Congress Considers Bill Allowing Concealed Guns Across State Lines

| by Mark Berman Opposing Views

Congress is expected to begin hearing testimony Tuesday on a controversial bill that would allow people with concealed weapons permits to carry their guns across state lines.

According to a report from AHN News, the National Right-to-Carry Reciprocity Act would treat a concealed weapons permit just like a driver's license -- every state would have to recognize other states' permits. It would not apply in Illinois or Washington, D.C. where concealed carry is banned.

The National Rifle Association is pushing the bill, saying in a statement:

The right of self-defense is fundamental and has been recognized in law for centuries. The Second Amendment guarantees the right of the people to keep and bear arms for "security."

NRA spokesman Andrew Arulanandam added, “Law-abiding people are not immune from crime just because they cross over a state border.”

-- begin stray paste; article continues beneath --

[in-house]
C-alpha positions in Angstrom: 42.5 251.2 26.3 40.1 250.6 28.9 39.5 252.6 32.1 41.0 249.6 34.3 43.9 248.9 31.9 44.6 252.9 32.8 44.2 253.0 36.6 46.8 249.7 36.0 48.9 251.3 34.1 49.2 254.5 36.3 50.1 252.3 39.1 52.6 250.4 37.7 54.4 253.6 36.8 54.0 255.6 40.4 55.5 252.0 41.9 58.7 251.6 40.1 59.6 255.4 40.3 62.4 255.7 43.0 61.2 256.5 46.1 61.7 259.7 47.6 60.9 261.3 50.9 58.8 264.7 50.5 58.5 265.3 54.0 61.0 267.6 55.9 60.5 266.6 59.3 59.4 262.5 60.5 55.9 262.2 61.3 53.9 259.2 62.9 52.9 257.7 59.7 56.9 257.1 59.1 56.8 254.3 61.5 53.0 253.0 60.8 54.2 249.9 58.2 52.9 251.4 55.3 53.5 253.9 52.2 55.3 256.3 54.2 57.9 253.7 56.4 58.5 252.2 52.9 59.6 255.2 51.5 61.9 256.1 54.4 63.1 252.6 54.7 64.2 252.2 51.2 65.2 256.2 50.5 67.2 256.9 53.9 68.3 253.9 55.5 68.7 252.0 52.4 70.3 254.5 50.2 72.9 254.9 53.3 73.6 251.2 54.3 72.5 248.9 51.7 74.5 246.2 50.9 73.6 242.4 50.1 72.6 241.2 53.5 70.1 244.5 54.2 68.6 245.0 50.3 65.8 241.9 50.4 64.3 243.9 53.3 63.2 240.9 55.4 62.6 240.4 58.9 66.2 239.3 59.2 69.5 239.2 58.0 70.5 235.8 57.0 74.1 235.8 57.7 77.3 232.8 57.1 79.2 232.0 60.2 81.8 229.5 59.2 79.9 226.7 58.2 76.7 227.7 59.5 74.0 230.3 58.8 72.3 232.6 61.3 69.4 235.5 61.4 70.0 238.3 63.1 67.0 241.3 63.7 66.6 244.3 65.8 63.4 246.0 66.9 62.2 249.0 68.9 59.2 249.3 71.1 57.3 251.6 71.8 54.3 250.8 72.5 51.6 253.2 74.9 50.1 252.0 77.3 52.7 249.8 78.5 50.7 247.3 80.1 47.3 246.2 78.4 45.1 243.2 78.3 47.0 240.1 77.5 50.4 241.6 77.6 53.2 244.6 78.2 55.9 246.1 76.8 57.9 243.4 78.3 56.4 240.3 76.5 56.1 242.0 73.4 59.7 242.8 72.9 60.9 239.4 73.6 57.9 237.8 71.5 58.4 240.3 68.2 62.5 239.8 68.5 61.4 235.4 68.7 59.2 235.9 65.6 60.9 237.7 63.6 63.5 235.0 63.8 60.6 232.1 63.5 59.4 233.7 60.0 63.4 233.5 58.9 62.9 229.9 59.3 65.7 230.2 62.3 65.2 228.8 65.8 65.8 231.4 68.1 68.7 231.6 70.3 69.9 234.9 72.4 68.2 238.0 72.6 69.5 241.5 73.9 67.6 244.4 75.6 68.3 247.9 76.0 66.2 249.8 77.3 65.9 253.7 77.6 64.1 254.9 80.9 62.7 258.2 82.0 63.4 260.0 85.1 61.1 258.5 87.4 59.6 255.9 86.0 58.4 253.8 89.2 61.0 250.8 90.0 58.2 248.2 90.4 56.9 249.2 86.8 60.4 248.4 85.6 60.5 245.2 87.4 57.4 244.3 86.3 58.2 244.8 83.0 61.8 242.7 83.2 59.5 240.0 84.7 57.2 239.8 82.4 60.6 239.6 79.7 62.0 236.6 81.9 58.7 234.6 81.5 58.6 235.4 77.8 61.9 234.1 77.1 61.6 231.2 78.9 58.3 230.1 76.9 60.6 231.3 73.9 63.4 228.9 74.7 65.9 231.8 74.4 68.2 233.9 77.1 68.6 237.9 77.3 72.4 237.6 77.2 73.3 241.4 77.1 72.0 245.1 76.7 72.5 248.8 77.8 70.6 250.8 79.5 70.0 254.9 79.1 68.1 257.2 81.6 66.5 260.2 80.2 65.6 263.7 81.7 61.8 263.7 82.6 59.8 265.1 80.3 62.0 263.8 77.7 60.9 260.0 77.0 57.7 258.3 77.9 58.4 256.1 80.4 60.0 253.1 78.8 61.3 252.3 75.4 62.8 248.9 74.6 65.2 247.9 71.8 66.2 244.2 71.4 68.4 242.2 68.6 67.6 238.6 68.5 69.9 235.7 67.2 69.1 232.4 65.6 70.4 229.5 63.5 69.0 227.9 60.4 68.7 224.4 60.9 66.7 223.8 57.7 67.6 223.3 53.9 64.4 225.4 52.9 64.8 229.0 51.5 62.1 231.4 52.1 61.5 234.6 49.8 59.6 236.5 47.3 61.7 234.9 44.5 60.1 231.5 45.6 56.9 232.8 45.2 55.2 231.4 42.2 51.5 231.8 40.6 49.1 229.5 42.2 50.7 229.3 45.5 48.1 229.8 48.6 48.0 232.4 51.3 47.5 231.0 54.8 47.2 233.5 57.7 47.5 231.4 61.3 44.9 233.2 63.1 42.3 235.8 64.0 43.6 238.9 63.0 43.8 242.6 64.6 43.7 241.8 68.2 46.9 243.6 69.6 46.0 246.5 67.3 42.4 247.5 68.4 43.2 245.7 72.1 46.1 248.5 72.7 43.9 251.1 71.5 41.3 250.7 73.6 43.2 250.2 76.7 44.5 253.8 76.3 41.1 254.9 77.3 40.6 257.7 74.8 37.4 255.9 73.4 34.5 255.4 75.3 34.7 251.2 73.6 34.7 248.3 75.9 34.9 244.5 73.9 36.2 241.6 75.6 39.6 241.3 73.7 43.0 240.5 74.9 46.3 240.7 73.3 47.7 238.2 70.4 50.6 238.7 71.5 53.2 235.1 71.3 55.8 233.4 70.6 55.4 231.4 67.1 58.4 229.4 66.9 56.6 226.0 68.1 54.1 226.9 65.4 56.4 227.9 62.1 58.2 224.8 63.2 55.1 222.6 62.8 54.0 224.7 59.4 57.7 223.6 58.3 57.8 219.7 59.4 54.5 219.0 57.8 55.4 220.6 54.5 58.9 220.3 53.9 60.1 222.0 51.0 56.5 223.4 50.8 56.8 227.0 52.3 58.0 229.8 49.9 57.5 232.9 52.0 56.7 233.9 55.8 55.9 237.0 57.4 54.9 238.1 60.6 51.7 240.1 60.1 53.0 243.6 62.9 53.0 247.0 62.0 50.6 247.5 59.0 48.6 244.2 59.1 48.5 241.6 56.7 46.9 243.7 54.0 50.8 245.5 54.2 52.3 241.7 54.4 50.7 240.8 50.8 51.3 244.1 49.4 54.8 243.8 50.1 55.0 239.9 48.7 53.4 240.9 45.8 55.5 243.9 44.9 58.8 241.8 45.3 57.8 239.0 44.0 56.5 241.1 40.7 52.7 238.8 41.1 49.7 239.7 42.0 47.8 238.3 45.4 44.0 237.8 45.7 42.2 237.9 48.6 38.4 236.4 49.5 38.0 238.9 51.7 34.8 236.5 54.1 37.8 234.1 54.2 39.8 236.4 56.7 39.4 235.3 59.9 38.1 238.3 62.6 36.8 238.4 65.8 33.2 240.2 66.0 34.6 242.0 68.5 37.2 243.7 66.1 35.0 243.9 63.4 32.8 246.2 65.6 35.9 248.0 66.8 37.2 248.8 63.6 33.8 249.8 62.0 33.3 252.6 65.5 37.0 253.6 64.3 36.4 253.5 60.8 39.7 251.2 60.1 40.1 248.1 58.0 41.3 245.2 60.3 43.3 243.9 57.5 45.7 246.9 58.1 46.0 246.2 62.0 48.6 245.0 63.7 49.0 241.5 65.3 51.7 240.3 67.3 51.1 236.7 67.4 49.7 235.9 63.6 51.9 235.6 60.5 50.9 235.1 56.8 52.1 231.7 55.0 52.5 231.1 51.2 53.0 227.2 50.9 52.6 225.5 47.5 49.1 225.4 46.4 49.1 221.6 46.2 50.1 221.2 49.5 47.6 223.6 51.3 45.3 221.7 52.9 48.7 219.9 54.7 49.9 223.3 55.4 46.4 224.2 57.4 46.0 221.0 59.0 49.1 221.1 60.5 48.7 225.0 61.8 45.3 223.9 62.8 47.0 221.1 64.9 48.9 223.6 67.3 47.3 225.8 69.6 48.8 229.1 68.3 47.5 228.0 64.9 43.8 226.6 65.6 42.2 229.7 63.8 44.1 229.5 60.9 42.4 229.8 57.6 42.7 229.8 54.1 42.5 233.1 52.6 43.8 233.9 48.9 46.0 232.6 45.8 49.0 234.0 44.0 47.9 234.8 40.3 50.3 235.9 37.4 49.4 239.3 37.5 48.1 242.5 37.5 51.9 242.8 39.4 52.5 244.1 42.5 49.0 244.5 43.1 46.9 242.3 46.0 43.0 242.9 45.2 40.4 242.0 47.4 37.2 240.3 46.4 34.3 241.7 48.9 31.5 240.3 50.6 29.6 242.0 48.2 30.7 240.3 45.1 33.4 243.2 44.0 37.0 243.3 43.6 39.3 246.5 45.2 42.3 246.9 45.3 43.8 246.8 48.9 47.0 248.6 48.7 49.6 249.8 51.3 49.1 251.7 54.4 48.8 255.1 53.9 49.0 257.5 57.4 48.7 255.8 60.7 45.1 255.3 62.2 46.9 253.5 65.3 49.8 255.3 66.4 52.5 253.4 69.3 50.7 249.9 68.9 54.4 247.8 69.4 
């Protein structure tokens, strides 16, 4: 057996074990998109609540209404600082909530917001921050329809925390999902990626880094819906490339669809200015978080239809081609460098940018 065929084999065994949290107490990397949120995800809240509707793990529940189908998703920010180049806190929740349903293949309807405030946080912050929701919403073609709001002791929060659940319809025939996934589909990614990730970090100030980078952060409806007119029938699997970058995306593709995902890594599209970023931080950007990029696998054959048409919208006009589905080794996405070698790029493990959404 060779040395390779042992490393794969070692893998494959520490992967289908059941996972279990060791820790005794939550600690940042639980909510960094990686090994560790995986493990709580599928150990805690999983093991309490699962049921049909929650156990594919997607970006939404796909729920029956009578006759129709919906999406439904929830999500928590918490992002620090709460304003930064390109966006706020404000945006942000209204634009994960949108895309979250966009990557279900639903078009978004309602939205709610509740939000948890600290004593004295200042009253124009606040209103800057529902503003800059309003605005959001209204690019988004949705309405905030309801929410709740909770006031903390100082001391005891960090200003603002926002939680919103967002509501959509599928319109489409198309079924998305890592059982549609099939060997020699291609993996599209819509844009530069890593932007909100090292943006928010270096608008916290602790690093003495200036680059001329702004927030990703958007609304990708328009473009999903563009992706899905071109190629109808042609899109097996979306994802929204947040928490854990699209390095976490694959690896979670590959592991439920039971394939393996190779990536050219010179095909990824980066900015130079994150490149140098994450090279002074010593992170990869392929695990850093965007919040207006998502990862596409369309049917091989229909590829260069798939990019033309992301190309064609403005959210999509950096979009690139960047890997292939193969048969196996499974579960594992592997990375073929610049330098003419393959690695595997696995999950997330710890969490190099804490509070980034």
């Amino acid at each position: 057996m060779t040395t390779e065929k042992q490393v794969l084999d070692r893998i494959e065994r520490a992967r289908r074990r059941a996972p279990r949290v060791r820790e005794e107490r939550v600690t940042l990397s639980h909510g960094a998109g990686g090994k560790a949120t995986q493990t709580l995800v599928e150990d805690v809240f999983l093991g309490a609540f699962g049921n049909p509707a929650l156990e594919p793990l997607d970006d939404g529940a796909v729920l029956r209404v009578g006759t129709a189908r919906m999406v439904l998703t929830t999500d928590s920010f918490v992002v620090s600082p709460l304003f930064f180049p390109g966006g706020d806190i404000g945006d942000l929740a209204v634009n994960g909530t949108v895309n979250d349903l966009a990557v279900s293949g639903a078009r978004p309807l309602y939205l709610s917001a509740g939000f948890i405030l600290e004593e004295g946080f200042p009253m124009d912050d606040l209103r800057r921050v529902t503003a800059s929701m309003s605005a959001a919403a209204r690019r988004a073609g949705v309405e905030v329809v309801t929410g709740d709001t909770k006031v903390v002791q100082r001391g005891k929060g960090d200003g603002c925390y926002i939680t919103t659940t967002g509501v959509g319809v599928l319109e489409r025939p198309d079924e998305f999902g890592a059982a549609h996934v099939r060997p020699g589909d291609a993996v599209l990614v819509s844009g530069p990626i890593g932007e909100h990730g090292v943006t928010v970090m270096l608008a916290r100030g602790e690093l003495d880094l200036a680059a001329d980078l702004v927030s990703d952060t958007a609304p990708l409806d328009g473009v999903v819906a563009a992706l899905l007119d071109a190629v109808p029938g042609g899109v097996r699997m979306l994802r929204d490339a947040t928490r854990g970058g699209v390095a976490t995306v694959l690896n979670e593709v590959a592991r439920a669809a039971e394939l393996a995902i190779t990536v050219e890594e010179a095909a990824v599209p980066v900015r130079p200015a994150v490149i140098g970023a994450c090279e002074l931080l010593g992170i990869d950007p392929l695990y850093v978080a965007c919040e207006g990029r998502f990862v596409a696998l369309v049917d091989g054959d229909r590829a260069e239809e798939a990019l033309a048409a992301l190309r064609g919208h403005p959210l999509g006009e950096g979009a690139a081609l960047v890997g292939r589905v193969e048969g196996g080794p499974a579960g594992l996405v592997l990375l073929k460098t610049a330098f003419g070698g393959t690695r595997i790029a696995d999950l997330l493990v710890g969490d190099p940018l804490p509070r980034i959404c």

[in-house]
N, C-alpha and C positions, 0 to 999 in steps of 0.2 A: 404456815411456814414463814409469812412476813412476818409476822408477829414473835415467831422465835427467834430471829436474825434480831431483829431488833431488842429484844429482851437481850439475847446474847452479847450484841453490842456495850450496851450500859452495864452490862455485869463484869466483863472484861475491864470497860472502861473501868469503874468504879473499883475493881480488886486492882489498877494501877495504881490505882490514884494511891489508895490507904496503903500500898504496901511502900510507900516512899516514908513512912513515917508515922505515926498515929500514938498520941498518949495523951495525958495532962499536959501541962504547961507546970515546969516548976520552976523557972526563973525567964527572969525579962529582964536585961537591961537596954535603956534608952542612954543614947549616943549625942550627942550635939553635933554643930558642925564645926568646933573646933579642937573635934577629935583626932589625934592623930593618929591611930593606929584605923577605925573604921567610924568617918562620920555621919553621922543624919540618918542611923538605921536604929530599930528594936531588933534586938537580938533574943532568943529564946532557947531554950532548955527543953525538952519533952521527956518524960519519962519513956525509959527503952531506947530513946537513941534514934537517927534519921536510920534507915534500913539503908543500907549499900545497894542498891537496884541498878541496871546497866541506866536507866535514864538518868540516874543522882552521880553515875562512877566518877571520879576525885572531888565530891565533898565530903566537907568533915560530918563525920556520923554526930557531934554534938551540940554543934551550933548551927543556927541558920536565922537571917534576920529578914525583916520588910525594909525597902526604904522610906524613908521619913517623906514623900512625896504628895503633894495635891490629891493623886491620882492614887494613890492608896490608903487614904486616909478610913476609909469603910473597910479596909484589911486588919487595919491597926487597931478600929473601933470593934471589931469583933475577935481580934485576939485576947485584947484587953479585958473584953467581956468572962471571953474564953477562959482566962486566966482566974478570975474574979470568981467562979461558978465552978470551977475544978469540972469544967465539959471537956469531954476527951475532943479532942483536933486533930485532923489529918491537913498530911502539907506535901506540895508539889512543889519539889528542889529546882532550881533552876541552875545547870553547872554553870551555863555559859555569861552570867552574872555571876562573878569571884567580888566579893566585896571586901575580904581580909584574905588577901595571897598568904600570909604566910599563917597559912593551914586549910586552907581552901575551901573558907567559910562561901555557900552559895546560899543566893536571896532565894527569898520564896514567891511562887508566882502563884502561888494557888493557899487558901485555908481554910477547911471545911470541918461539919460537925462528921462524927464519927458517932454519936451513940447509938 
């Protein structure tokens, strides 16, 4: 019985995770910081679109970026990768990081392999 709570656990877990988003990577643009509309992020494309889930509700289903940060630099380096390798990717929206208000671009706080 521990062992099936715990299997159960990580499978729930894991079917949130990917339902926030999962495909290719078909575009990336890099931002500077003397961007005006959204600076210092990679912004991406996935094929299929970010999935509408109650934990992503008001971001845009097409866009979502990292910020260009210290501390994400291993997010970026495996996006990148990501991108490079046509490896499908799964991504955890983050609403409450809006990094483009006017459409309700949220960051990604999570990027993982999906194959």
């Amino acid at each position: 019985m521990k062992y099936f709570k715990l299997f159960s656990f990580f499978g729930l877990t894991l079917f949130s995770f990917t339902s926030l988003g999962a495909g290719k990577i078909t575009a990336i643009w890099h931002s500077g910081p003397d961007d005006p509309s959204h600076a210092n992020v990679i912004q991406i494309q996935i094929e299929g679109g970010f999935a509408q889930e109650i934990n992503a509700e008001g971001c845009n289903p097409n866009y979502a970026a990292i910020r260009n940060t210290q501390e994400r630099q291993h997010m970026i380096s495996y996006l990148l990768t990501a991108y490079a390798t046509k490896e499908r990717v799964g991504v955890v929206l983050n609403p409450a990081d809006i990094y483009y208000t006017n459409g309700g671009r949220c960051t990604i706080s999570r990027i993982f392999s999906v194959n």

However the bill has its opponents. Members of Mayors Against Illegal Guns are lobbying Congress to reject the bill, and Democracy for America is organizing a petition drive.

“Our petition is about protecting states’ rights and the lives of people in our communities,” said Charles Chamberlain, the group's political director. “Washington ideologues want to call the shots on local laws that just aren’t their business.”

The bill appears to have a good chance of passing. Bloomberg News reports that 241 House members have signaled support, enough for passage. In the Senate, at least 10 Democrats say they are likely to support a similar bill. If all Republicans support it, that would be 58 -- enough to pass but two votes short of avoiding a filibuster.

The White House has not said whether President Obama would sign the bill if it reaches his desk.